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Earliest Signs of Agriculture Uncovered at Historic Jamestowne

Two horizontal planting furrows. On the right, a vertical line exhibits the fort extension wall. (Photo courtesy The Colonial Williamsburg Foundation)

Two horizontal planting furrows. On the right, a vertical line exhibits the fort extension wall. (Photo courtesy The Colonial Williamsburg Foundation)

This summer, as archaeologists at James Fort searched for the walls of the fort’s 1608 extension, they uncovered 10 furrows from the fort’s earliest farming efforts.

Because the furrows, which are planting trenches, were found under a fort extension wall from 1608, archaeologists believe they are from the early months of the settlement.

About 10 years ago, furrows were found near to the southeast of the fort. With the latest discovery, furrows on the settlement equal about a half acre.

In 1607, John Smith wrote, “What toile wee had, with so smal a power to guard our workmen adaies, watch al night, resist our enimies and effect our businesse, to relade the ships, cut downe trees, and prepare the ground to plant our corne, etc.”

When the settlers arrived at the fort, they did not have animals to farm with as they had in England. To plant crops, dirt was hoed by hand into mounds to create ditches between the rows, and seeds were planted in the mounds—the same way the Native Americans planted corn.

“That system of farming with bending over and hoeing up the ground dominates the Virginia landscape for centuries,” said Jamestown Rediscovery Senior Staff Archaeologist David Givens.

The drawback to the style of farming was the havoc it wreaked on colonists’ bodies.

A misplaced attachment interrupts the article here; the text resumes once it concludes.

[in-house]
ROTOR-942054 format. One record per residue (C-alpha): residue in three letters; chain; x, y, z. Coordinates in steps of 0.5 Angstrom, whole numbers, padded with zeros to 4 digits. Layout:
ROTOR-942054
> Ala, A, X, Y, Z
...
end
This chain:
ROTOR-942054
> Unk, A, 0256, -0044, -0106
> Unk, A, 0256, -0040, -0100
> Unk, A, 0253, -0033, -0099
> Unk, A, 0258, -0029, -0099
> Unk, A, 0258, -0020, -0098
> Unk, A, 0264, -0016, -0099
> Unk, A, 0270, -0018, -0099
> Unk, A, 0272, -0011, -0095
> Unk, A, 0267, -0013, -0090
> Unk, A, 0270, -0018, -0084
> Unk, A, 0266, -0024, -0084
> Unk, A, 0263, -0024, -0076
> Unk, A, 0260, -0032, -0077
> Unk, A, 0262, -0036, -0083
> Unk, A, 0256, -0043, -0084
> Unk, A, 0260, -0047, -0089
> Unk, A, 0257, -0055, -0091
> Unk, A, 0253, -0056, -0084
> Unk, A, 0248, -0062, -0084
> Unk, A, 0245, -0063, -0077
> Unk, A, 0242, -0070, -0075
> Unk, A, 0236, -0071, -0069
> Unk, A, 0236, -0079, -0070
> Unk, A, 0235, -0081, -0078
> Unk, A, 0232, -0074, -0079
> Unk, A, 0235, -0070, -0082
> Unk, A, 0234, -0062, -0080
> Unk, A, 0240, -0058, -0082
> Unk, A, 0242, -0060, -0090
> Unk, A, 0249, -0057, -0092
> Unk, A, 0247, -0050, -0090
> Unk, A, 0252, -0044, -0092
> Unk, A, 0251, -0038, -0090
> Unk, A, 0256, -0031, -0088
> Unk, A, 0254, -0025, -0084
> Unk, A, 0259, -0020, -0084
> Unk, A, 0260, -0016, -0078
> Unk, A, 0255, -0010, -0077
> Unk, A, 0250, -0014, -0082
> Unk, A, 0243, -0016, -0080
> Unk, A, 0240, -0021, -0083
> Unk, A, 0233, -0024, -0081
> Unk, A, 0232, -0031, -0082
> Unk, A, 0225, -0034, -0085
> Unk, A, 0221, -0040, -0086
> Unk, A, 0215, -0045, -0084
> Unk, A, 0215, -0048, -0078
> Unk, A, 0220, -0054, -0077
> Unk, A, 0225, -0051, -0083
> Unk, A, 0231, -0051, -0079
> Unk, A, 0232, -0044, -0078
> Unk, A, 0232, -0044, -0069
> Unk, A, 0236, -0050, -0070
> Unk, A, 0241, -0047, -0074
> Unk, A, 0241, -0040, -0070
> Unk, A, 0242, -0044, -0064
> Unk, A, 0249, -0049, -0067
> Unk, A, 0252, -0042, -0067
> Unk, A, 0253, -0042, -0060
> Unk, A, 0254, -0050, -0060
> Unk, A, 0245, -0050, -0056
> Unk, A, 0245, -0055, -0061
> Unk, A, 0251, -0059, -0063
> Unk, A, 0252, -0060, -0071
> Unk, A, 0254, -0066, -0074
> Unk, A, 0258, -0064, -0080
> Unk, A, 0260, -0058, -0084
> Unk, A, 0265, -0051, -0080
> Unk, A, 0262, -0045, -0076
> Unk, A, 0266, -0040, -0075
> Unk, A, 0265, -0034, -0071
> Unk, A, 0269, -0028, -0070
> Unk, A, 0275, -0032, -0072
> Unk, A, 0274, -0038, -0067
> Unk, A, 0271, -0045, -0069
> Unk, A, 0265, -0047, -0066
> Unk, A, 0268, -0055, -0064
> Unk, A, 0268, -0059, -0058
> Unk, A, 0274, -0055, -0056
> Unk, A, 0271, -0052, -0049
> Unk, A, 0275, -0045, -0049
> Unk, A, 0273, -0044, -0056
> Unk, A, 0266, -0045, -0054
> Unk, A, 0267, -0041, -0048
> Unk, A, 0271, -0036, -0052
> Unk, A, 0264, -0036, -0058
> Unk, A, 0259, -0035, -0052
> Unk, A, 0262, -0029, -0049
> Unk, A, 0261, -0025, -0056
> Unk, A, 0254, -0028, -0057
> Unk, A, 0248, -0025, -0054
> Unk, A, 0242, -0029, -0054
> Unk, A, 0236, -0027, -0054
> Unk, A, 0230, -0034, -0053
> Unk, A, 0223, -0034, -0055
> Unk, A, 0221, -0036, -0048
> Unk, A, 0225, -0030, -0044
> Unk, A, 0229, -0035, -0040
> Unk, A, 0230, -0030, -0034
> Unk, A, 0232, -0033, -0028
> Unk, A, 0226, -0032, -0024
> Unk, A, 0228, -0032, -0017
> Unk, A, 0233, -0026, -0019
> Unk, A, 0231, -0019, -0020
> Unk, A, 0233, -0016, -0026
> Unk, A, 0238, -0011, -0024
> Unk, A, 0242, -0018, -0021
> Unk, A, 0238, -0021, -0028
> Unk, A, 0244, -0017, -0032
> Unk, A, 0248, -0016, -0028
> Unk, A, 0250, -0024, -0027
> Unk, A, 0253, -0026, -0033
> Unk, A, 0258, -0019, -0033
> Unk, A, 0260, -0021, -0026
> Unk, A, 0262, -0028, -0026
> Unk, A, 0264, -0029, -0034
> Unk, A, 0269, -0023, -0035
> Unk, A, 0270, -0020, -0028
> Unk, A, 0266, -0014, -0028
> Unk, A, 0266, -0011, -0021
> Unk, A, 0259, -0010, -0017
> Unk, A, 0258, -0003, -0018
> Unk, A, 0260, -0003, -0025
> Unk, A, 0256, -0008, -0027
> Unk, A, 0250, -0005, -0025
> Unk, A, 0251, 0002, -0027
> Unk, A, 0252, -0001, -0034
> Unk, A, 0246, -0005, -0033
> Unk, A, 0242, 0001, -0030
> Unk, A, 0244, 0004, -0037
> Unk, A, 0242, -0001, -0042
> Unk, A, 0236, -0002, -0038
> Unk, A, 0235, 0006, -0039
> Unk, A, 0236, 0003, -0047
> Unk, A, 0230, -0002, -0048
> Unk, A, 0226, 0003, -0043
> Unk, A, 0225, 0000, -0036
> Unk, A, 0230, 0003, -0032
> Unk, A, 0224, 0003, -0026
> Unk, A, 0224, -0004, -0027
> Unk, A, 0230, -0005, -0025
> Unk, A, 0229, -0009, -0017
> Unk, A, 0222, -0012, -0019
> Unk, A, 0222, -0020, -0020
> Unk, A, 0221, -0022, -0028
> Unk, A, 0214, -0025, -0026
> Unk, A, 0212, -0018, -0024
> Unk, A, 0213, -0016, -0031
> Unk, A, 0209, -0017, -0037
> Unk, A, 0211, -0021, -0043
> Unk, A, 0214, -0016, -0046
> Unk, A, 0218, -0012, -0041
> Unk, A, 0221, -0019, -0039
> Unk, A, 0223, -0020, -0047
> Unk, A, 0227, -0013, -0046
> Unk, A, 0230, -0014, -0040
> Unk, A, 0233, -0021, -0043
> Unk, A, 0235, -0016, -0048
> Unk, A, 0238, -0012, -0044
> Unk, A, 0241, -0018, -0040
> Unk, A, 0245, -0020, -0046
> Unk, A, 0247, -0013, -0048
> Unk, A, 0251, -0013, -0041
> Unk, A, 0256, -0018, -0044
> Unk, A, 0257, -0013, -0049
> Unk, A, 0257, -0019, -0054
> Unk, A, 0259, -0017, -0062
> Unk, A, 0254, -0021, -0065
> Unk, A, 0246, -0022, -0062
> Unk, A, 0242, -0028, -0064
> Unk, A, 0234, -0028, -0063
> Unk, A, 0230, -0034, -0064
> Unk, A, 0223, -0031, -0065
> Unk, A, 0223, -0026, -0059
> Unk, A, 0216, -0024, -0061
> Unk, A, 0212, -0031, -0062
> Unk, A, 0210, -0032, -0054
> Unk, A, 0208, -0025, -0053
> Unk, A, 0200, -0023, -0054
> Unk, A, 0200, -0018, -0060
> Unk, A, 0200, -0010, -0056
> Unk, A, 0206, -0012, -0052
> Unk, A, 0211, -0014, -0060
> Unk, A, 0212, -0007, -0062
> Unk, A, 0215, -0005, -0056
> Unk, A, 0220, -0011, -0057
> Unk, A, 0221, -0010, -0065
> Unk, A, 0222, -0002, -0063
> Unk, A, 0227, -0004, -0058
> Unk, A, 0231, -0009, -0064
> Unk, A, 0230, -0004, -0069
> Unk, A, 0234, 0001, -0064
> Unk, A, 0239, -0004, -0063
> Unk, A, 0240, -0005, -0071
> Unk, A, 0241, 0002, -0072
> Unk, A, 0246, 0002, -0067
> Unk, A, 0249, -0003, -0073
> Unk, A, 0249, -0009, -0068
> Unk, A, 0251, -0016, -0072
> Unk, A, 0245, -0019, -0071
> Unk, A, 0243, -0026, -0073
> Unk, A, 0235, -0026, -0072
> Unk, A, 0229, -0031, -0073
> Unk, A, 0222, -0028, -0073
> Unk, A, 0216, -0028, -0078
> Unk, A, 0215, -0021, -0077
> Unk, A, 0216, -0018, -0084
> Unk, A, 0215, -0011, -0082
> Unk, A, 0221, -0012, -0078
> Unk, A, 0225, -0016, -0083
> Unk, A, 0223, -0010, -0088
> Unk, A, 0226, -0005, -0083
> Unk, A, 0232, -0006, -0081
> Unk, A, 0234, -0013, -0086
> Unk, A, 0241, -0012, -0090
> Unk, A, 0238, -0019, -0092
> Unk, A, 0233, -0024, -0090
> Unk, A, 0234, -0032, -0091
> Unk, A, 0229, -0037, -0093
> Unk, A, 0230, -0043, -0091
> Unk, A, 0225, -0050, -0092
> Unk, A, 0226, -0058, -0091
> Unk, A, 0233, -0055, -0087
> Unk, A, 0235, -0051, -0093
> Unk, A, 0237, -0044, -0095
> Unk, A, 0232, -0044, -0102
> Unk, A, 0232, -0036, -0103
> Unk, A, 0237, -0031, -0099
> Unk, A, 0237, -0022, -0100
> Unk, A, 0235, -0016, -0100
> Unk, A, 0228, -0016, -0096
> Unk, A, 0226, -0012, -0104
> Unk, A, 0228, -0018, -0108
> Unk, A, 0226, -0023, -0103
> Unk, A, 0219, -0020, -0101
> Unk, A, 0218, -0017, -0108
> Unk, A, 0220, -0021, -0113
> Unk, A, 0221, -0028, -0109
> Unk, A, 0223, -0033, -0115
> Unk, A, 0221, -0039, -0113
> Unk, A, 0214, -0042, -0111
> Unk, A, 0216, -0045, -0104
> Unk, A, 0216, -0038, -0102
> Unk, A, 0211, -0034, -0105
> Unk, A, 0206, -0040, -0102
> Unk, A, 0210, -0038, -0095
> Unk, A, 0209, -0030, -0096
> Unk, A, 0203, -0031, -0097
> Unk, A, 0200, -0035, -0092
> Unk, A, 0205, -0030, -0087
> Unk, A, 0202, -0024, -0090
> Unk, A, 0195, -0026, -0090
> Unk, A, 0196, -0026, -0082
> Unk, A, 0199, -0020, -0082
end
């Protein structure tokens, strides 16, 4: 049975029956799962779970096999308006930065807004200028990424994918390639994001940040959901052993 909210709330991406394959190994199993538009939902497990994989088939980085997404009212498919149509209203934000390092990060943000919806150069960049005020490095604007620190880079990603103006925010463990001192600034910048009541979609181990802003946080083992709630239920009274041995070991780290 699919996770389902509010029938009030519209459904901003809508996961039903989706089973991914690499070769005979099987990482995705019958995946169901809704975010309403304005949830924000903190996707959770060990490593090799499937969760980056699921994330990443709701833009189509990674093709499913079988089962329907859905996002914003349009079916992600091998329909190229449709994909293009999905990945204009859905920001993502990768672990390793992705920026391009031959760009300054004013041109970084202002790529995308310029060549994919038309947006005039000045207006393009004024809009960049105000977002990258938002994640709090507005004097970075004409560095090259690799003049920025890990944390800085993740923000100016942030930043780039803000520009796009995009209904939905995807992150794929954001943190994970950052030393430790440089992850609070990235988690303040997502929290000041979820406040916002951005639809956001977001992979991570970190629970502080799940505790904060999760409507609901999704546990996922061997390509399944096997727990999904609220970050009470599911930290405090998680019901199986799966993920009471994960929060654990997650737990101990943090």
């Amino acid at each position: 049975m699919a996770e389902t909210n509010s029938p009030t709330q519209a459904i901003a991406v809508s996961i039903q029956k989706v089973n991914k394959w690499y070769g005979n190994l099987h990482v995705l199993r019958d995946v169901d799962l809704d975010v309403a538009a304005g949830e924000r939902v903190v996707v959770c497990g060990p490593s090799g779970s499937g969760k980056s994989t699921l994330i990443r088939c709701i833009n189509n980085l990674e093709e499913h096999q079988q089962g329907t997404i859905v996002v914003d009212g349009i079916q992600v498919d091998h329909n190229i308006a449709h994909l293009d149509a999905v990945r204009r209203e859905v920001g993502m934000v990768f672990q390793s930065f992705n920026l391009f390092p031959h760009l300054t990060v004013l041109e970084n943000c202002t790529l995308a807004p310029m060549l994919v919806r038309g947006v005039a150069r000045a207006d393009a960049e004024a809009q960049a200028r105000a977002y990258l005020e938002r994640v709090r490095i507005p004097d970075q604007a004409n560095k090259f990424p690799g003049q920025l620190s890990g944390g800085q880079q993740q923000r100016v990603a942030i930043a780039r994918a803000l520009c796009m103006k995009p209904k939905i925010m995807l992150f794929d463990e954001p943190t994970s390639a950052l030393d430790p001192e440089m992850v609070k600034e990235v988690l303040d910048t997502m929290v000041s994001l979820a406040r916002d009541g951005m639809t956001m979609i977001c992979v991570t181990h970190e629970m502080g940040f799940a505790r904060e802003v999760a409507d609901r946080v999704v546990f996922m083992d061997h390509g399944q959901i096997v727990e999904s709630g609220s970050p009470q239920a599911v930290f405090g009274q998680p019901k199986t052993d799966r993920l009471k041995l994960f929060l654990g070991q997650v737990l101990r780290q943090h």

Givens said Virginia colonists’ skeletons deviated from others showing arthritis and broken bones from hoeing and lifting heavy loads of tobacco.

“Virginia is one of the richest colonies in the New World and that’s literally on the backs of the colonists,” Givens said.

Soon, soil samples will be taken from the furrow soil and sent out for testing. The tests will reveal exactly what crops were grown in the furrows. Givens said it would be difficult to tell whether the crops grown in the furrows are still grown in the world today.

Corn cobs have been found at Historic Jamestowne and come from two strains of corn still grown today. The cobs reveal the strain of corn: Southern Dent and Northern Flint. Cobs have not been found near the furrows so the soil will be tested for pollen.

Givens said he would love to plant some of the corn strains the colonists grew at the fort, but there are too many deer.

The digging season is winding down, Givens said, but archaeologists will continue digging in the furrows area so they will be visible through the rest of the fall and into next year. Archaeologists will likely continue digging until October, if weather permits. Weekend archaeology will likely continue until October as well.

Visitors will be able to see the furrows when they visit Historic Jamestowne and can take one of two tours to learn more: Archaeology tours lead by archaeologists at 11 a.m. Monday through Friday or education tours at 2 p.m. Monday through Friday.

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Posted by on August 22, 2013. Filed under Local News. You can follow any responses to this entry through the RSS 2.0. You can leave a response or trackback to this entry

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